Health, Wellness, And Safety Tips for Essential Workers

Health, Wellness, And Safety Tips for Essential Workers
I’ve experienced imposter syndrome and so has pretty much every Mompreneur going after what she wants.
Written by Susan Vernicek

Mental health experts are concerned about the emotional impact and overall wellness the pandemic has had on essential workers.

When the nation shut down, millions of Americans suddenly found themselves in the wellness spotlight. Individuals working in healthcare, transportation, shipping, janitorial, and even retail industries were categorized as essential workers. The country needed these professionals to survive.

Without any training, experience, and few resources, they were asked to step in and support their communities. 

However heroic their efforts are, the lives of essential workers have not been easy. The pandemic has taken a significant toll on them physically and emotionally. They endure so much, from working long hours and being away from their families to contracting COVID-19 and watching others lose their lives. Although no one can predict or control the world’s current state, essential workers can do things to safeguard their health, wellness, and safety. 

Protect Yourself

Though the distribution of coronavirus vaccines is a step in the right direction, there’s still a long way to go. The COVID-19 rates are alarmingly high, and new, more invasive strands continue to spread. Essential workers are encouraged to continue protecting themselves and others against the virus. You should wear face masks, wash your hands frequently, and sanitize your workspace to reduce your risks. 

Talk About It

Mental health experts are concerned about the emotional impact the pandemic has had on essential workers. They see and encounter so much that many experience symptoms of chronic stress, anxiety, and depression. One of the simplest ways to reduce overwhelming emotions is to talk about what you’re going through. Whether you speak to your significant other, a relative, friend, coworker, or therapist, getting out negative emotions keeps them from building up and causing mental health problems. 

Be Good To Your Body

Essential workers are often asked to work longer hours to help fill employment gaps. Although a financial advantage, the long workweeks are taxing on the body. Many people have experienced things like body aches and pains to increased illnesses. Unfortunately, some essential workers contracted the virus. 

A good rule of thumb to reduce your risk of injury or illness is to be good to your body. Don’t work more than you can handle and take frequent breaks. When you’re off shift, go home and relax, put your feet up, or use natural tinctures for pain to help with body aches. Lastly, ensure that you’re eating a well-balanced diet, exercising regularly, and getting at least 7-9 hours of sleep.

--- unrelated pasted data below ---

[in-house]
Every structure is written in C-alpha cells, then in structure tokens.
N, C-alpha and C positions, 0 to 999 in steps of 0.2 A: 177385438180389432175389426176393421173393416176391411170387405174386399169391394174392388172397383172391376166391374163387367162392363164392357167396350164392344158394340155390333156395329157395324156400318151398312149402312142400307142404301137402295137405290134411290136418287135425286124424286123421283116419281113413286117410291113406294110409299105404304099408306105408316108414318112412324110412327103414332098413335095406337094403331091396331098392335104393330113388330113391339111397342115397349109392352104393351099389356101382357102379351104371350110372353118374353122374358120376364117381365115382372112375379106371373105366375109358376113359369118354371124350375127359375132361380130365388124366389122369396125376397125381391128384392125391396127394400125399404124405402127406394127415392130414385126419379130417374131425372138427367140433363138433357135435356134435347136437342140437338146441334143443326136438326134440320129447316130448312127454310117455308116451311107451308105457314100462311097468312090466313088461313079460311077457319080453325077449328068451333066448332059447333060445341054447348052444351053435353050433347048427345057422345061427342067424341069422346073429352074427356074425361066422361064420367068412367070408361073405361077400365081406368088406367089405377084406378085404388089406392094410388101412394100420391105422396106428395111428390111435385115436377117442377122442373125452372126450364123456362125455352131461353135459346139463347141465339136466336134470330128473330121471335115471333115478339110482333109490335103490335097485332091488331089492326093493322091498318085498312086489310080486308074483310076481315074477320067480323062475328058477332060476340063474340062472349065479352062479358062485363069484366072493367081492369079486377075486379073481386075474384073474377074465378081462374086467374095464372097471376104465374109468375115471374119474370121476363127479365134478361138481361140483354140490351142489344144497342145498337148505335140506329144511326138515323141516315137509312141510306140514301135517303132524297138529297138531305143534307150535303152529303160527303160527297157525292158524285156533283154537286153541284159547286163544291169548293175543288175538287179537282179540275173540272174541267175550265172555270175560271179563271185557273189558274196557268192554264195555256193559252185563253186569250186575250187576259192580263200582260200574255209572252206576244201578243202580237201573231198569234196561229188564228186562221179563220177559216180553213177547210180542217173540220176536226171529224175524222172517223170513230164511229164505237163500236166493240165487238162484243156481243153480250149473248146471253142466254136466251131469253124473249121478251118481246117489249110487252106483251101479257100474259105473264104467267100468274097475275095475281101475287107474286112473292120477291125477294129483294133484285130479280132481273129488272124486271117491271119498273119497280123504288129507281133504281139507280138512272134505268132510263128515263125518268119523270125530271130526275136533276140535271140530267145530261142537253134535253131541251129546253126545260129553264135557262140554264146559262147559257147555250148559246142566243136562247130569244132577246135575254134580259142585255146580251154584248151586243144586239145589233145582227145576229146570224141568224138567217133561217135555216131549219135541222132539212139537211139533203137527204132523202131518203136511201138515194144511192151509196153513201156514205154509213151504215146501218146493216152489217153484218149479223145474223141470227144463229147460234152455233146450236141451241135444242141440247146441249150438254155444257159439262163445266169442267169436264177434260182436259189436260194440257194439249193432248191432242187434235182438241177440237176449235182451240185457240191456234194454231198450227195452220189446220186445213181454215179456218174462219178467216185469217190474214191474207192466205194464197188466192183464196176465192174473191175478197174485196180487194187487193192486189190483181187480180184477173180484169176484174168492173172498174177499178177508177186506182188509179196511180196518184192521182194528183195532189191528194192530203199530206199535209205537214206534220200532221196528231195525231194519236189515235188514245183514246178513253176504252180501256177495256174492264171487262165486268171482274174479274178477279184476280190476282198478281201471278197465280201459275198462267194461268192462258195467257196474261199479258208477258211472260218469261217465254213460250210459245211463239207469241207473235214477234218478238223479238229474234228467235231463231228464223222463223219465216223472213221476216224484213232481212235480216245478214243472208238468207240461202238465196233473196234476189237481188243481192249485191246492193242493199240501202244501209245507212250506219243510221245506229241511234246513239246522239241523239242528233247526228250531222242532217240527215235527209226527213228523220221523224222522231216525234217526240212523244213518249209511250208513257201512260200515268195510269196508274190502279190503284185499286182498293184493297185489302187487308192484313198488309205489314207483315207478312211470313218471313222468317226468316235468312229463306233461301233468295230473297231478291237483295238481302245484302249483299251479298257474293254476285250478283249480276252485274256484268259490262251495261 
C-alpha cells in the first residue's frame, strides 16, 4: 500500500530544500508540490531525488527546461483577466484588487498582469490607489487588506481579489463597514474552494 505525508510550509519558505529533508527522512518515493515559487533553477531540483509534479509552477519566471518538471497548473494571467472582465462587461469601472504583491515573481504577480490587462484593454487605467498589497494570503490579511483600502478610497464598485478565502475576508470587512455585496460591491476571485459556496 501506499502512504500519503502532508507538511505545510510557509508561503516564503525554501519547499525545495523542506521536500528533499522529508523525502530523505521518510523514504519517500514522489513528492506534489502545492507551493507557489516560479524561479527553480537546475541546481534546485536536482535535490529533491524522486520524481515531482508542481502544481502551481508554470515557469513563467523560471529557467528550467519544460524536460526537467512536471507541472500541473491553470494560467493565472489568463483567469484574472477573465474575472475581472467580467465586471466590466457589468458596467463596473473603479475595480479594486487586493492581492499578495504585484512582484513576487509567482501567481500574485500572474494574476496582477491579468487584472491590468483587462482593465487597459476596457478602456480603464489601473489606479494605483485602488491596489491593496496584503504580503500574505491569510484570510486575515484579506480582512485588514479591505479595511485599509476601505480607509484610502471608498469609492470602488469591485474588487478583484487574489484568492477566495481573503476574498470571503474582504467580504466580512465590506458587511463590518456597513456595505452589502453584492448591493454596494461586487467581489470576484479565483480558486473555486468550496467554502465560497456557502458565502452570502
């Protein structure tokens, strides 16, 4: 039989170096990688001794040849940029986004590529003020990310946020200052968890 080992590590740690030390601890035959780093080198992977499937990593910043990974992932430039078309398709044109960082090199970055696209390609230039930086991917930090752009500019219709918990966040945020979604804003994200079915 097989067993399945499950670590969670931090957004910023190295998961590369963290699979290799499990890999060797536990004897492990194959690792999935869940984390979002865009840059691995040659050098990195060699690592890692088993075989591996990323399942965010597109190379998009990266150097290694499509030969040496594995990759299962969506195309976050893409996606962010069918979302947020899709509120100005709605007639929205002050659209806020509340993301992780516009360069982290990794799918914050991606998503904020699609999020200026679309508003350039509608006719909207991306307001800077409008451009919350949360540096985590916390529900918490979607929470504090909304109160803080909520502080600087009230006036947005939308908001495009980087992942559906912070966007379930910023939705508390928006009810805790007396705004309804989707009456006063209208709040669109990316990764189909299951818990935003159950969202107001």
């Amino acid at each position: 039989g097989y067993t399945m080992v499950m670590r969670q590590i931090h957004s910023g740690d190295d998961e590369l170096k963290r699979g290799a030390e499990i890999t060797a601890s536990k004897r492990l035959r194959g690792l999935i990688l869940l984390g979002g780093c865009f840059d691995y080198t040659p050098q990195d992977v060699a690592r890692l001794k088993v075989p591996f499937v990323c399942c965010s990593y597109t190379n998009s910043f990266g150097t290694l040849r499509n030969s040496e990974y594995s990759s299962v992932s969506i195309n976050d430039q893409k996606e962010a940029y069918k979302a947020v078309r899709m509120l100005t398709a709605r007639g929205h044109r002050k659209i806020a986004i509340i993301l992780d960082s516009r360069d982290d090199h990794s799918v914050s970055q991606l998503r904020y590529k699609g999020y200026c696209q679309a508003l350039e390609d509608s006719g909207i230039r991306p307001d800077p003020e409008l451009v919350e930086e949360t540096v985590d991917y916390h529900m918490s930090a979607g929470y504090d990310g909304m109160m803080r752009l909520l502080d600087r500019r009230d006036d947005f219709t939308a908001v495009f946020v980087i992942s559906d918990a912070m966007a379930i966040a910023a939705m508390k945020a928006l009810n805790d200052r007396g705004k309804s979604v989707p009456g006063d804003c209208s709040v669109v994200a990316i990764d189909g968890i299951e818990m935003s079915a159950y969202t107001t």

Ask For Help

Lots of essential workers suffer from chronic stress. Their lives have been turned upside down, and the relief is far and few in between. They’re trying to raise children, maintain households, perform well at work, and cope with their emotions. It’s a lot to deal with, and it shouldn’t be done alone. There’s nothing wrong with reaching out for assistance. Whether you apply for financial relief, ask relatives to help with your kids, or speak with a therapist about your mental health, there is no shame. Getting help from others can help reduce your stress and enable you to keep up during uncertain times. 

Have Fun

While this last bit of advice may seem impossible, essential workers are encouraged to have fun as often as they can. Though things are still chaotic, all work and no play have grave consequences. Find time to do something that makes you happy. Spend time with loved ones (safely), read a book, get outdoors, take a day trip, or indulge in a hobby. Anything that can help take your mind off of current times is beneficial to your overall health and wellness. 

Essential workers were deemed overnight heroes when the pandemic swept the nation. While their efforts are admirable, helping their communities came with significant consequences. They experienced physical and emotional problems that have impacted their quality of life. As the pandemic continues, essential workers are encouraged to use the health, wellness, and safety tips above to protect themselves as they fight for better days.

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About the author

I’ve experienced imposter syndrome and so has pretty much every Mompreneur going after what she wants.

Susan Vernicek

Mindset Coach, Susan Vernicek ignites and empowers Mompreneurs who struggle to discover their balance between MomLife + BizLife. For over a decade she's been helping them create a winning Mompreneur Mindset so that they can consciously thrive at home and KILL IT in business —without feeling guilty and letting go of the comparison game.

With 14 years of experience and overcoming her own emotional, financial, and physical rock bottom, she's now thriving as a Mompreneur.

She's not just a mindset coach and igniter, she's known as the Mindset + Achieve™ coach, a #1 Amazon Bestseller, and Speaker. Move from autopilot to achieving in MomLife + BizLife! To connect directly, please Email Susan at

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